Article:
Fresh sexual harassment allegations against McDonald’s Restaurants

Just months after fast food giant McDonalds signed a legal agreement with the equalities watchdog regarding the protection of staff, over one hundred current and former employees have now spoken out about racism, sexual harassment, and homophobia in the organisation.

The BBC conducted an investigation, and this has revealed that many of the staff at McDonalds were regularly groped and sexually harassed with management turning a blind eye. Most of the culprits were young people.

Earlier this year McDonalds Restaurants signed a Section 23 agreement with the Equality and Human Rights Commission (EHRC). This agreement was set in place to protect workers from sexual harassment. McDonalds is one of the largest private sector employers in the UK.

The agreement included conducting anonymous surveys regarding safety in the workplace, enhancing certain policies to prevent sexual harassment, a zero-tolerance approach to sexual harassment, and the improvement of responses to every complaint. 

Further, the agreement set out the introduction of training which would help managers identify risk areas and take steps to prevent sexual harassment. 

After the BBC spoke to over one hundred staff members, they discovered a staggering number of cases which had not been addressed. There were thirty-one allegations of sexual assault, seventy-eight of sexual harassment, eighteen of racism, six of homophobia. Many staff members told the BBC that the management was responsible for harassment and assaults.

A confidential email hotline has now been set up by the EHRC as it is concerned to hear of the new allegations.

These new allegations will be looked at closely in the context of the agreement they have with McDonalds, which was to tackle sexual harassment of all staff in every restaurant in the company.

McDonalds has 1,450 restaurants in the UK, with almost 180,000 people working there. Almost 90% of all McDonalds are franchises with 75% of all employees under the age of twenty-five. Many have staff who are teenagers in their first jobs.

Of the under eighteen-year-old staff who were questioned allegations included:

  • A comment from a senior colleague who made a racial slur when he commented that he would like to show a female staff member his penis and make a ‘black and white’ baby with her.

  • A former employee who told how a senior manager had choked her, another who had grabbed her bottom, and a shift manager had sent her sexual images.

  • An employee whose manager suggested they perform sex acts in exchange for vapes.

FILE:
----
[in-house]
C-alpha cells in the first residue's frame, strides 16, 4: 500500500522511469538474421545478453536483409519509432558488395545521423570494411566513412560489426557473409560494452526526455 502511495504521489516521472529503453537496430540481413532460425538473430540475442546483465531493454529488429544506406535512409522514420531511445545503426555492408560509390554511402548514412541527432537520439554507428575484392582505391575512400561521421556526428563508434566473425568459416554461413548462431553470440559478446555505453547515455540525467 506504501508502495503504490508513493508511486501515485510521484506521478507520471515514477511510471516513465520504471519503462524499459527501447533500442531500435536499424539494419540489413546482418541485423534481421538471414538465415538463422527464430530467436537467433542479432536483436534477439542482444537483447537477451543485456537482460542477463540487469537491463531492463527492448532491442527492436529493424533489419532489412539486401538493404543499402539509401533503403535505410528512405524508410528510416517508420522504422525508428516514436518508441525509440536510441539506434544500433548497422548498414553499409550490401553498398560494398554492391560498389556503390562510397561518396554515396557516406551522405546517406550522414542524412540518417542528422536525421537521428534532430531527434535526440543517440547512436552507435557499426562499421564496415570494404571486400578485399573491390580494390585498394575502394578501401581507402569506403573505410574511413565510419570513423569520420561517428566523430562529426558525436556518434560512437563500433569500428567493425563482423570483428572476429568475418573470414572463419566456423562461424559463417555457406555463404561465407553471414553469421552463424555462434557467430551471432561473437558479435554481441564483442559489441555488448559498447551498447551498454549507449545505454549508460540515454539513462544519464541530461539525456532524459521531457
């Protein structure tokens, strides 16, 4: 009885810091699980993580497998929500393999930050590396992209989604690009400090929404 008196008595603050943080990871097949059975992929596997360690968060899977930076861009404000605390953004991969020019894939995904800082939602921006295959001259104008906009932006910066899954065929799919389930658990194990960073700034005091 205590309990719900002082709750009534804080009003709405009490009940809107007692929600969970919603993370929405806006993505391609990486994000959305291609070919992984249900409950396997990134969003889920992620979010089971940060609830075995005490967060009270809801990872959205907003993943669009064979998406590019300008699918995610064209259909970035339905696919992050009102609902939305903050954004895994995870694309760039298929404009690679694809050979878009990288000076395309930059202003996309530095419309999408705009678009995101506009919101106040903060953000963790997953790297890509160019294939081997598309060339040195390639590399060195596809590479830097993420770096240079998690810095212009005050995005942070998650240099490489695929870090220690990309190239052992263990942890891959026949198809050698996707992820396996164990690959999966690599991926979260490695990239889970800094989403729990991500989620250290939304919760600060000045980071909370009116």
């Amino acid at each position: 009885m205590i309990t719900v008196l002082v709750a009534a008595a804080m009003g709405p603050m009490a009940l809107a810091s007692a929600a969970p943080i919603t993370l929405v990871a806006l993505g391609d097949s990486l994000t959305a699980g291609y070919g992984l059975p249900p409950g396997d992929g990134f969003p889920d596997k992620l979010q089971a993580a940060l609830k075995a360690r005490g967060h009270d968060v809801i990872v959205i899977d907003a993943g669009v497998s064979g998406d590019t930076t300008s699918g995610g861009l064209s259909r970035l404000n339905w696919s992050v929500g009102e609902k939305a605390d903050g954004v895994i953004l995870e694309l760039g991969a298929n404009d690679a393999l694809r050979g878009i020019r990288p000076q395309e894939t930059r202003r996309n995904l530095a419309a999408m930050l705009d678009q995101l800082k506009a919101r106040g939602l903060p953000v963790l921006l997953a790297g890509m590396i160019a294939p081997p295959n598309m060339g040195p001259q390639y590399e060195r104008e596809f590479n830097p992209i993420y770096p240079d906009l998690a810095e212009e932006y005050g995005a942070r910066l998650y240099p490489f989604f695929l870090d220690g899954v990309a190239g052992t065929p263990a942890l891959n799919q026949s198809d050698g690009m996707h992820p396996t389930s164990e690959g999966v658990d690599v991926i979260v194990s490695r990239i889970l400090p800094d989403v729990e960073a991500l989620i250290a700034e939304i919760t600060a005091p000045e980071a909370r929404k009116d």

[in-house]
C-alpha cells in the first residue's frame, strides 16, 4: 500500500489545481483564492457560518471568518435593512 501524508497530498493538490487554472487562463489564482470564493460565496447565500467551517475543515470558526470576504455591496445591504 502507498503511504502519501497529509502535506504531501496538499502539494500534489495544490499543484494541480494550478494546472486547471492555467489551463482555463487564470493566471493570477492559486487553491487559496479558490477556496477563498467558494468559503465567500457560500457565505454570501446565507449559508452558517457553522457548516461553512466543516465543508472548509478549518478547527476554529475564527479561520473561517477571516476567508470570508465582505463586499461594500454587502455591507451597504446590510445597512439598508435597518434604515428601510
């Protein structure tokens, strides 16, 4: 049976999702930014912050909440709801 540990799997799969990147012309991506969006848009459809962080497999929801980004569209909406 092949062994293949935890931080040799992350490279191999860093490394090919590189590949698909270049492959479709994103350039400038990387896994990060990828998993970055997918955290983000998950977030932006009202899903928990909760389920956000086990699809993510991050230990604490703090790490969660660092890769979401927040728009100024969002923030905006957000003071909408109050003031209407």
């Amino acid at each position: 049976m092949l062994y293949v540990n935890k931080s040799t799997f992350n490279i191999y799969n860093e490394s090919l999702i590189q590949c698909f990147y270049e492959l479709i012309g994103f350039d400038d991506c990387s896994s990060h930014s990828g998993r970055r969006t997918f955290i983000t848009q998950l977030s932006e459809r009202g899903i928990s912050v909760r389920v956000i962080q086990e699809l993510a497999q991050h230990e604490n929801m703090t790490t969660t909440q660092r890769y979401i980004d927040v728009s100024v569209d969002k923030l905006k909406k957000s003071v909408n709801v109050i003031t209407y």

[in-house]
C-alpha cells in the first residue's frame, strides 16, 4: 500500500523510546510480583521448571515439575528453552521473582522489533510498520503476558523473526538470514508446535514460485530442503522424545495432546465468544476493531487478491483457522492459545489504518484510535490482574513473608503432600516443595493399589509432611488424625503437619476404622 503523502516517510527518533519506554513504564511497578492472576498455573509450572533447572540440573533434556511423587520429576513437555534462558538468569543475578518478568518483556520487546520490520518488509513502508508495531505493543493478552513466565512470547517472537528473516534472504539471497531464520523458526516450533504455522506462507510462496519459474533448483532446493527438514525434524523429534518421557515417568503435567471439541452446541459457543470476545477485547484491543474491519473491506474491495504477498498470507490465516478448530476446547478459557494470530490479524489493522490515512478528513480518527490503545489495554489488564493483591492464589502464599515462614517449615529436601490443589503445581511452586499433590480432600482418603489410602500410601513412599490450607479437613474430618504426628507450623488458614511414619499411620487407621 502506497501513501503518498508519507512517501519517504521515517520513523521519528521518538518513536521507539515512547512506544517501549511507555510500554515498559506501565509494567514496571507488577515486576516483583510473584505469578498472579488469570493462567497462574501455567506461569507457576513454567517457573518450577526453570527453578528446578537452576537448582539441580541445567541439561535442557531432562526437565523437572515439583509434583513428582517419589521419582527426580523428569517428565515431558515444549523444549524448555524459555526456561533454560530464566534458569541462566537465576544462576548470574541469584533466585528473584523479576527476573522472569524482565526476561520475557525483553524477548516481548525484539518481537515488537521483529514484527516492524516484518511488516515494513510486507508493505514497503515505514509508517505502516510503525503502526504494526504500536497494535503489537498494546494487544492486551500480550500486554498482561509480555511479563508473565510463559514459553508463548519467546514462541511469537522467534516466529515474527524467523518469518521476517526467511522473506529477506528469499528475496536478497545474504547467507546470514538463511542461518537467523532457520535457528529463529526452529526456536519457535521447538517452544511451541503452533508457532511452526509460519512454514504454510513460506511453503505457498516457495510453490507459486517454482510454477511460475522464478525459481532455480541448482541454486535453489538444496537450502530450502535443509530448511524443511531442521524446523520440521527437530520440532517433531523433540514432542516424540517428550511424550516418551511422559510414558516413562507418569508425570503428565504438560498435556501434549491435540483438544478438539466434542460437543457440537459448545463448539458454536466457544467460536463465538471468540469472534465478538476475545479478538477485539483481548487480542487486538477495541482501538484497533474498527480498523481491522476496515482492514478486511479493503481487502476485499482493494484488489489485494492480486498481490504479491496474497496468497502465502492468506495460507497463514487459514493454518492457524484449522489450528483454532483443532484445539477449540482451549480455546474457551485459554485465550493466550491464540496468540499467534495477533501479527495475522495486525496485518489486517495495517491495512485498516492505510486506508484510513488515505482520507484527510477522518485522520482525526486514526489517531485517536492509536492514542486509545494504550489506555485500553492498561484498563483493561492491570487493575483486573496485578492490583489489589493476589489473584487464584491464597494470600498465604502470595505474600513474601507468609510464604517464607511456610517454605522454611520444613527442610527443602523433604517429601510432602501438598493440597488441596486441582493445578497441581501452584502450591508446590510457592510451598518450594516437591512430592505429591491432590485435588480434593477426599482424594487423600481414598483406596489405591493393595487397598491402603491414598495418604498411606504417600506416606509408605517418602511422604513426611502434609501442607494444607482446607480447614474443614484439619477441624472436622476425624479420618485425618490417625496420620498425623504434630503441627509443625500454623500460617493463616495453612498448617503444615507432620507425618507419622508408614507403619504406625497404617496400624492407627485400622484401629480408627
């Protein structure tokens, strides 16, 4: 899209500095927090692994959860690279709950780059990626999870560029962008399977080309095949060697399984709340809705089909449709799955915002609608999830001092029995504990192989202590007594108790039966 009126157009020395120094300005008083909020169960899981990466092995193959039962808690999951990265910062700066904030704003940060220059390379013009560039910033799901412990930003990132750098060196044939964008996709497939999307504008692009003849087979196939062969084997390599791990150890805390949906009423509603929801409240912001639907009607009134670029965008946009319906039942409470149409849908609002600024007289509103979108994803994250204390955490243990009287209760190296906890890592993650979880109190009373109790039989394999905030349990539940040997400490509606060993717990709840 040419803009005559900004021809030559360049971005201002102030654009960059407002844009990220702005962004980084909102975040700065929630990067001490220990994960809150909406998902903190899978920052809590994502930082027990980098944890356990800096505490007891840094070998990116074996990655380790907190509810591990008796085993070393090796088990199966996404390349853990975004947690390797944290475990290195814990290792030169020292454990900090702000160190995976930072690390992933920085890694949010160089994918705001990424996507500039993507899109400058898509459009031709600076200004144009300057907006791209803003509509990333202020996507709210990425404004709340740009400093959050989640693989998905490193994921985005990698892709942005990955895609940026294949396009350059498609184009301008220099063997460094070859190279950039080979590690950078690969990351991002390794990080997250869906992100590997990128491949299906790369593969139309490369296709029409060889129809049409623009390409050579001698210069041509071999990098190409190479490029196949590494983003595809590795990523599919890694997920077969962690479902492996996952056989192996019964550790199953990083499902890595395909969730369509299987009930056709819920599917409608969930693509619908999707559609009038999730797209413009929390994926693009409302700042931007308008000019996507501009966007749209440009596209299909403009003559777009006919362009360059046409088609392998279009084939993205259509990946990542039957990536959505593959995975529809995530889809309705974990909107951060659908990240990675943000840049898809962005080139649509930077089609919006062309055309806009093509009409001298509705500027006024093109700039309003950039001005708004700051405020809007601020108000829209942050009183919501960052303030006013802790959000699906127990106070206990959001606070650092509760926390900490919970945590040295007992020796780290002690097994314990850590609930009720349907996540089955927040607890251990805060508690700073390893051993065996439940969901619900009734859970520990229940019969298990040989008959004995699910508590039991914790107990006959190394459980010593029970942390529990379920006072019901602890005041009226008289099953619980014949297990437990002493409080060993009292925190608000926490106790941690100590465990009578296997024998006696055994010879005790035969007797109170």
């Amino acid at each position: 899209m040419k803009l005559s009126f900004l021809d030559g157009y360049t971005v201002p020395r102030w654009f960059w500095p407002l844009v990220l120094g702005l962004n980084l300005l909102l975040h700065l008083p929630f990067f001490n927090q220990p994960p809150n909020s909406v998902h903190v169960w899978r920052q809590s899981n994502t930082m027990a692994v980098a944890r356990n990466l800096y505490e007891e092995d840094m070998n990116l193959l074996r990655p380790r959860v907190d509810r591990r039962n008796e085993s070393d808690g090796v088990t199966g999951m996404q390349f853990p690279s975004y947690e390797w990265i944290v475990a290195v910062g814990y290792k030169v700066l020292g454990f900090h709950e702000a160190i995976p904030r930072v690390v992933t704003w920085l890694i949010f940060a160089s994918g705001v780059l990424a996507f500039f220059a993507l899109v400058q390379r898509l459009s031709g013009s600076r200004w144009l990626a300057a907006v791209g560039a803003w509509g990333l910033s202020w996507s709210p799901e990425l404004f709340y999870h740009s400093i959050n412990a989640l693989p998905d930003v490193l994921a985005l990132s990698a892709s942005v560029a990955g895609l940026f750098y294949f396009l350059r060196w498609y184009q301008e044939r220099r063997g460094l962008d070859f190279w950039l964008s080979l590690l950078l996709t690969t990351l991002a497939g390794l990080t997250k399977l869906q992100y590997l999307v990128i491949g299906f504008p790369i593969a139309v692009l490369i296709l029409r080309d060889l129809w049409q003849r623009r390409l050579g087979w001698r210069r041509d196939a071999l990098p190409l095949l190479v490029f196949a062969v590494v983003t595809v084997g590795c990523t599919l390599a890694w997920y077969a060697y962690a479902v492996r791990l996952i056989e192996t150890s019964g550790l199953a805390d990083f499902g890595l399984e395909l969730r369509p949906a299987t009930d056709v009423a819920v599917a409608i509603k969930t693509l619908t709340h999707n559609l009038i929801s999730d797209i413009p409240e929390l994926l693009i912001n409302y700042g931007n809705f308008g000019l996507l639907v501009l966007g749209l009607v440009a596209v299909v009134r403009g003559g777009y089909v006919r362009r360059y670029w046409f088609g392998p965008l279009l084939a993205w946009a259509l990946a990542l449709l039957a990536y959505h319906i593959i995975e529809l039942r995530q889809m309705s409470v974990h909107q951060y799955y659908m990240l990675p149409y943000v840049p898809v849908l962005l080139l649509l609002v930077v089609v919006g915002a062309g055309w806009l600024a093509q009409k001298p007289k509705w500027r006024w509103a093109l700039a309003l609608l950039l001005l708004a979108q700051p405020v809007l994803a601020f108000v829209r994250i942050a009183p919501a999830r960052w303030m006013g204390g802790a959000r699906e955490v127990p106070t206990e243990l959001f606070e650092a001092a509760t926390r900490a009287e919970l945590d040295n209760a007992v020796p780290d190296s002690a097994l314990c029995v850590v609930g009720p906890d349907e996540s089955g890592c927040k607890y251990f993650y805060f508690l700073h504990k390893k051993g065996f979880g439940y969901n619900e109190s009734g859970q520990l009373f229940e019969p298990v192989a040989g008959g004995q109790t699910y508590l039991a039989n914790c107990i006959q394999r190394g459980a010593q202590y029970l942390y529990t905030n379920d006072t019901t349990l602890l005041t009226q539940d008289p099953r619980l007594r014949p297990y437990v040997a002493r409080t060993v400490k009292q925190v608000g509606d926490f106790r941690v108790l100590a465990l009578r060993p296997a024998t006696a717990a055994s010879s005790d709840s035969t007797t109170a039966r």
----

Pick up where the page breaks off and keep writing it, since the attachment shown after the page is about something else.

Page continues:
• A manager who preyed on young females who had just started, some as young as 16 years of age to pressure them into having sex with him. 

One account of racism was heard from a worker originally from India who said that the crew members spoke in ‘gibberish’ to imitate her. They also called her Pakistani colleague a terrorist.

One female worker said that she was seen as ‘fresh meat’ when she began with the company. Her and other female employees were forced to wear uniforms that were too tight.

When asked about the allegations in the company Alistair Macrow, chief executive of McDonalds UK and Ireland stated that there was ‘no place for harassment, discrimination, or abuse in the company.

‘Every single person who works for the company deserves to work in a safe, inclusive, and respectful place.’ These instances are clearly where the company had fallen short and for that he apologised deeply.

Mr Macrow went on to say that they would be investigating all the allegations brought forward and all proven breaches in the company code of conduct will be dealt with using the most severe measures they could legally impose. This included instant dismissal.

McDonalds took to social media by asking if people would DM them with more details so that they could investigate immediately.

Mr Macrow said that over 2,000 managers had completed the ‘full awareness training’ and he felt that most teams were now working within the new protections to provide a safe and respectful workplace.

Chairwoman of the Equality and Human Rights Commission, Baroness Kishwer Falkner said that every organisation should have a zero-tolerance policy to sexual harassment. 

She remained extremely concerned at the new reports of harassment in McDonalds, particularly because there is already a legal agreement in place regarding safe places to work.

Every employer, no matter how big or small, is responsible for the protection of its workforce. The EHRC is determined to continue to crack down on illegal harassment in the workplace. 

Partner at the law firm Bolt Burden Kemp, Thomas Beale stated that the allegations about McDonalds are clearly very disturbing, and the company should be held accountable for the appalling treatment of the staff.

‘The company needs to implement significant and widespread changes to eradicate the toxic culture. McDonalds also needs to apologise to all the workers who have suffered harassment in the workplace. Clearly those at the top have allowed the culture to develop.’

BFAWU general secretary Sarah Woodley stated that the allegations were shocking.

A spokesperson from McDonalds said that the company apologised deeply and that after saying in February this year that it had a strong track record in the area, they admitted that they had fallen short.


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